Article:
South Shields is close to the mouth of the Tyne, on its south bank, downstream from Newcastle and Gateshead. Newcastle was a port and a centre of shipbuilding and coal-mining. So was Sunderland, at the mouth of the Wear, to the south.

Many Yemeni seamen died in the wars. After the Second World War, heavy industry declined in the northeast. Shipbuilding eventually disappeared. Some Yemenis moved to other centres, such as Birmingham, Liverpool and Sheffield. Fewer arrived: there were fewer coal-burning ships requiring stokers. But there are still about 1,000 in South Shields (defined how?: many had married local women).

Fourteen old televisions, placed on columns, show the Yemenis telling the stories of their migration, working lives and integration into the northeast. You listen through headphones. In the same room are thirteen monumental hand-tinted photographs by Youssef Nabil. One of the men died between the filming and the photographing. He is represented by a small black and white photograph.

The other part of the exhibition is a documentary film by Tina Gharavi, The King of South Shields. Why a film about Muhammad Ali?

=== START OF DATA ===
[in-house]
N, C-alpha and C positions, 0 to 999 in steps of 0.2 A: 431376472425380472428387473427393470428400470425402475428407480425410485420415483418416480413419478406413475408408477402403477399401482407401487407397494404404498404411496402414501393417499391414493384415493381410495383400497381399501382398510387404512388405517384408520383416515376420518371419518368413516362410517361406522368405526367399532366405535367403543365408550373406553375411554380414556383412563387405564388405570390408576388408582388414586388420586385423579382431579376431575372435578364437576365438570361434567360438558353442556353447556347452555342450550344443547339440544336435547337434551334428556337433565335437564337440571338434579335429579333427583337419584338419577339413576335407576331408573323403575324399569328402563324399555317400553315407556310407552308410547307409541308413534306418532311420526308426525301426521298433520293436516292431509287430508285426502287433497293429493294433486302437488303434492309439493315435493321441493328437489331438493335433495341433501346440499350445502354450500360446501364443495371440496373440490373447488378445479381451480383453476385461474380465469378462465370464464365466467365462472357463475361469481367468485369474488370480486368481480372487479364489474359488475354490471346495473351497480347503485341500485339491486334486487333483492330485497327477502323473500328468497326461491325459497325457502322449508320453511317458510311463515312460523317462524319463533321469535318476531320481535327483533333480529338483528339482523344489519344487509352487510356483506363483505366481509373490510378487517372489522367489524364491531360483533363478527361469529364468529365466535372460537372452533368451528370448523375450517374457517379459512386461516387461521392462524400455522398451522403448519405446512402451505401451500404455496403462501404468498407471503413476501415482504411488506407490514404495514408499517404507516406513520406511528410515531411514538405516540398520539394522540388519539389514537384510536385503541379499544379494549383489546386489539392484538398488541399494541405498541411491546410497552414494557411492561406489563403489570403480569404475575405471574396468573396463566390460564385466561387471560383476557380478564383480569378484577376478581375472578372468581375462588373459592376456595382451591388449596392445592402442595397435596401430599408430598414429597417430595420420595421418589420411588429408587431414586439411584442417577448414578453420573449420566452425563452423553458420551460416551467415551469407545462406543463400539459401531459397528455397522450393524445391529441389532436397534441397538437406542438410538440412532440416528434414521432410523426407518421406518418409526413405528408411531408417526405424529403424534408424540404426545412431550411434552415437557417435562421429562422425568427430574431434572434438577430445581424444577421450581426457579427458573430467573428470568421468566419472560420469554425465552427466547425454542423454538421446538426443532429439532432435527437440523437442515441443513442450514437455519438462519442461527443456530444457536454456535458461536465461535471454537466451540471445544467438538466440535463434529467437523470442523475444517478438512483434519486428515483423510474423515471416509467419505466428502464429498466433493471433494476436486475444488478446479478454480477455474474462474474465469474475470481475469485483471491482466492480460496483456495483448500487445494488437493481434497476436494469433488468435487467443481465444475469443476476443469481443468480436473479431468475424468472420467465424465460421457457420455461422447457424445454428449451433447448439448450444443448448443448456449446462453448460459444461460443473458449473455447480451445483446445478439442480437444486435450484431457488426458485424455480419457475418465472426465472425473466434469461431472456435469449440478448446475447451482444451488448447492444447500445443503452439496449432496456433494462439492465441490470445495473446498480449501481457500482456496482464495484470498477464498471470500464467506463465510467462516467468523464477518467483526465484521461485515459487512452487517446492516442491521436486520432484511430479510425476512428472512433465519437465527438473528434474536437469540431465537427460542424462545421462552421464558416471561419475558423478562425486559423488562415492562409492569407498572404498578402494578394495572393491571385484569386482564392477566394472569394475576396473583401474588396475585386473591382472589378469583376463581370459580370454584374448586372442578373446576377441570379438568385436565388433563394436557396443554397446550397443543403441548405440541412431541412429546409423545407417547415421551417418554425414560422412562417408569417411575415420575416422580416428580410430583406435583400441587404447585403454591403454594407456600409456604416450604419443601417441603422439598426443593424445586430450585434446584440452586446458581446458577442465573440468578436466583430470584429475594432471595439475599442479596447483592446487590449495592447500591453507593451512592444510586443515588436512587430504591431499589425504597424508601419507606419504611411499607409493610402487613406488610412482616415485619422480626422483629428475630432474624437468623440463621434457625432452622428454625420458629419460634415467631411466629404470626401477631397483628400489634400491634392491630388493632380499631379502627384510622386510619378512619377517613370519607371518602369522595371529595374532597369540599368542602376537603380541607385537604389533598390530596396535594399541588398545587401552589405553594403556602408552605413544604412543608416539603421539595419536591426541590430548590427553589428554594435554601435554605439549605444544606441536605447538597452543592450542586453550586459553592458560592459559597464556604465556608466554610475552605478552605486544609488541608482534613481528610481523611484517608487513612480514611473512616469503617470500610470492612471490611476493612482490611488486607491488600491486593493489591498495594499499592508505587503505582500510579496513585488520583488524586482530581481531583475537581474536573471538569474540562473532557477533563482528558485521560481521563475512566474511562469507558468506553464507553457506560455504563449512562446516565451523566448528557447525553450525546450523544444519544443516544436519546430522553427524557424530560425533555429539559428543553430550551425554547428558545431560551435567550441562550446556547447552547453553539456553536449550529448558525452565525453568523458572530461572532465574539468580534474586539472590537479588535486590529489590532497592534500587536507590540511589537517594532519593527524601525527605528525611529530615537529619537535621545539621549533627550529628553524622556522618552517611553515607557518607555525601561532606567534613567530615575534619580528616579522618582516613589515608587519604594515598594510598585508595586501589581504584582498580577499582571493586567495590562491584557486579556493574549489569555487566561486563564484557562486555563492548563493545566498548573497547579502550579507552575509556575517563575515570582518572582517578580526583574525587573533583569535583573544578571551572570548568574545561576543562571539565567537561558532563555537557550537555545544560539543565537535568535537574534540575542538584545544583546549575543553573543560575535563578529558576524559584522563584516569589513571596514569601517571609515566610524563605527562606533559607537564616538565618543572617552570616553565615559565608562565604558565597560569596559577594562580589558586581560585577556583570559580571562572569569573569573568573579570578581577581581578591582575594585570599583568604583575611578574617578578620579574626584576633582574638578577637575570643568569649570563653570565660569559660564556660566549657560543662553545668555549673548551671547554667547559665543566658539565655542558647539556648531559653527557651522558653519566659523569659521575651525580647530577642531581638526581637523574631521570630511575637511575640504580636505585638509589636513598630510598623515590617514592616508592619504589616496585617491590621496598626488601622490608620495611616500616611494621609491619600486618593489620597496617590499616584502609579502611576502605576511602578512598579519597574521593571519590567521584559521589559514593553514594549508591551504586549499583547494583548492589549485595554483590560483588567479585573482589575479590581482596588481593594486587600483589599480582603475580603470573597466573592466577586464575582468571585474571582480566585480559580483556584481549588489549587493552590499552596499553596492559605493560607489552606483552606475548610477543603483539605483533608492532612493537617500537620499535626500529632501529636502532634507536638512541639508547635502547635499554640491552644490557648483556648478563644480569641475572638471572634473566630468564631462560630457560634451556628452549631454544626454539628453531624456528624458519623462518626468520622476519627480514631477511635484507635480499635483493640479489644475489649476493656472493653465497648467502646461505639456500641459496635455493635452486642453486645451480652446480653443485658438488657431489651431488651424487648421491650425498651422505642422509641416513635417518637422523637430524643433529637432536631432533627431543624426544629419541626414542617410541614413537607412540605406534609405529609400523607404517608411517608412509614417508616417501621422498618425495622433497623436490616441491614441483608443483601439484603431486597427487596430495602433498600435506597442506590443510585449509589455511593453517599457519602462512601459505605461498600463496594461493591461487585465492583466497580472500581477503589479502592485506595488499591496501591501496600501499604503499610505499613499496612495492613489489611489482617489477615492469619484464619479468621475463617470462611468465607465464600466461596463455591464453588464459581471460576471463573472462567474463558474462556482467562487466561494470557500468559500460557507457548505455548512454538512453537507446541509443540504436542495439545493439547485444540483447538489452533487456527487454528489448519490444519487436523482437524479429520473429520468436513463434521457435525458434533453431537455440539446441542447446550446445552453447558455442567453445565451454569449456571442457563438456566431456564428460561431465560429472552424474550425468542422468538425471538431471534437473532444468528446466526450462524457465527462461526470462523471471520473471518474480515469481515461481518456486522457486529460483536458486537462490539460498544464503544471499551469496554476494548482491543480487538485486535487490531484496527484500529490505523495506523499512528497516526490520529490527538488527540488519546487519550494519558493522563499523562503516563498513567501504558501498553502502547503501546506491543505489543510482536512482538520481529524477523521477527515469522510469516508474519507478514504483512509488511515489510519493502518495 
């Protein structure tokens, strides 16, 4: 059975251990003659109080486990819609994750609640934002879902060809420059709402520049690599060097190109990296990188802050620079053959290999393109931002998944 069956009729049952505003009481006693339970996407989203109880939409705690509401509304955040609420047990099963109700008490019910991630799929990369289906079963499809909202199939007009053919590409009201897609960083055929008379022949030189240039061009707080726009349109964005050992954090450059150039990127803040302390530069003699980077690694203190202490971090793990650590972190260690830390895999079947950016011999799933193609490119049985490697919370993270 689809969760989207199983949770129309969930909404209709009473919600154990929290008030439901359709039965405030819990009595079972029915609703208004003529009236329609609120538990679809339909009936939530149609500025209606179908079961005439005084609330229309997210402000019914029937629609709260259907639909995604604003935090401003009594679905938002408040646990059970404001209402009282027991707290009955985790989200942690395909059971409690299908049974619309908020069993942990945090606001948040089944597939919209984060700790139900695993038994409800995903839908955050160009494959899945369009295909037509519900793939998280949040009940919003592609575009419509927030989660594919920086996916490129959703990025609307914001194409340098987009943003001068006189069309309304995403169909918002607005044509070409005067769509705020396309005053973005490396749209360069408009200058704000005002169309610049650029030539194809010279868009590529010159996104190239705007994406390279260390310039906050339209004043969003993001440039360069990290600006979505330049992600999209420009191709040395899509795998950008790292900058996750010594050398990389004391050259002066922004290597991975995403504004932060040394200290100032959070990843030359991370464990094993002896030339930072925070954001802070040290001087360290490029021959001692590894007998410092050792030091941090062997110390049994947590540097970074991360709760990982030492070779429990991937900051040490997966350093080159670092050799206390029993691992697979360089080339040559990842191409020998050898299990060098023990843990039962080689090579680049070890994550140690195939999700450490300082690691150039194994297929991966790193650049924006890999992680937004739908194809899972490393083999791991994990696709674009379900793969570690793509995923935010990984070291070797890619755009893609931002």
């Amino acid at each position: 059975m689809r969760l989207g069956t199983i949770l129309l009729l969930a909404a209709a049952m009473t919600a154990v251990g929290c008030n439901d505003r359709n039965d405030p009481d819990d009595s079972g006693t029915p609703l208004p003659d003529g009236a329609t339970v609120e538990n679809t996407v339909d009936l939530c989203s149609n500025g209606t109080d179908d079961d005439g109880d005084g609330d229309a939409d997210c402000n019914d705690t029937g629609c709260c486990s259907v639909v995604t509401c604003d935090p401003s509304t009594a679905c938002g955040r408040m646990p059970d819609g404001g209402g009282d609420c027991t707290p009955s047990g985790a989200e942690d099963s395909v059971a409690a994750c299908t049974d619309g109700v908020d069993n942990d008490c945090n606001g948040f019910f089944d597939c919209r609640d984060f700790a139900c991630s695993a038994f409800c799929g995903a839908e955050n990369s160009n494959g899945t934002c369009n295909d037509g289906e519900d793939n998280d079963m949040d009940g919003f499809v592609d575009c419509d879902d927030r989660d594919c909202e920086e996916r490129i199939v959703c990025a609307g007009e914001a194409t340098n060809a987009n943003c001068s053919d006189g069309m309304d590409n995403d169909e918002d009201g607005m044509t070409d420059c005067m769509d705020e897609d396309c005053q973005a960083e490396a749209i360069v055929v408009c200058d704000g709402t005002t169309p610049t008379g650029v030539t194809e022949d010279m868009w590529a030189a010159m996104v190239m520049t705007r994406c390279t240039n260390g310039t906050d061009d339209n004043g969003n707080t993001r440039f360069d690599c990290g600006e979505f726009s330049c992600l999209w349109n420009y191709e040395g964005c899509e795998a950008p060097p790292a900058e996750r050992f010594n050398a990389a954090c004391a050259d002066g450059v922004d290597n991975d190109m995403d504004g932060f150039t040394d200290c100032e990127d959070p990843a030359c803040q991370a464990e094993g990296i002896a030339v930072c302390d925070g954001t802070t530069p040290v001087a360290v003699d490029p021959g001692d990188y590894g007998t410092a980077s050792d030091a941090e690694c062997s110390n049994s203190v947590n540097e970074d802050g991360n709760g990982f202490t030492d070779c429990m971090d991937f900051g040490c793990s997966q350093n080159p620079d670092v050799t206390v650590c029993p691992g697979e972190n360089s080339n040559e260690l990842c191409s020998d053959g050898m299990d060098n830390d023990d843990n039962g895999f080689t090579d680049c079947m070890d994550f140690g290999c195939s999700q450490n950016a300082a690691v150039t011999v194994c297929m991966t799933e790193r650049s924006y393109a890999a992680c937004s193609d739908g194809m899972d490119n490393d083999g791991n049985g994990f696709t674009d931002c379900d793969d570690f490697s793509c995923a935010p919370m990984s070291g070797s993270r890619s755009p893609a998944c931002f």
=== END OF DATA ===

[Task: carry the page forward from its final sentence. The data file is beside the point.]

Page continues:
Muhammad Ali visited South Shields in July 1977. He’d been asked by a friend to help in raising money for a boys’ boxing club there.

He decided to have his recent (third) marriage blessed there (the one to Veronica Porsche Ali). The ceremony took place at the Al-Ahzar Mosque, which had been founded by Yemenis and may have been the first purpose-built mosque in the UK. A Yemeni school is attached to it.

Ali had been introduced to the Nation of Islam by Malcolm X, but had become a convert to mainstream Sunni Islam in 1975. X had made the same transition in 1964.

1977 was a low point in the economic history of the northeast. It must have been difficult to imagine how Newcastle could recover and prosper again – but it has recovered. But 1977 was not as bad as 1936 had been. The Great Depression had all but halted shipbuilding. On October 5, over two hundred Geordie men began a march from Jarrow (south bank, down the river from Gateshead, up from South Shields) to London, three hundred miles, to protest against unemployment and extreme poverty. The last of the Jarrow marchers died in 2003. Jarrow was also the home of the Venerable Bede.

Ali’s arrival was an electrifying event. The expression on the boy’s face in the picture at the bottom shows the spell he was casting, and the presence of Ali in the mosque brought Islam into the consciousness of northeasterners perhaps for the first time.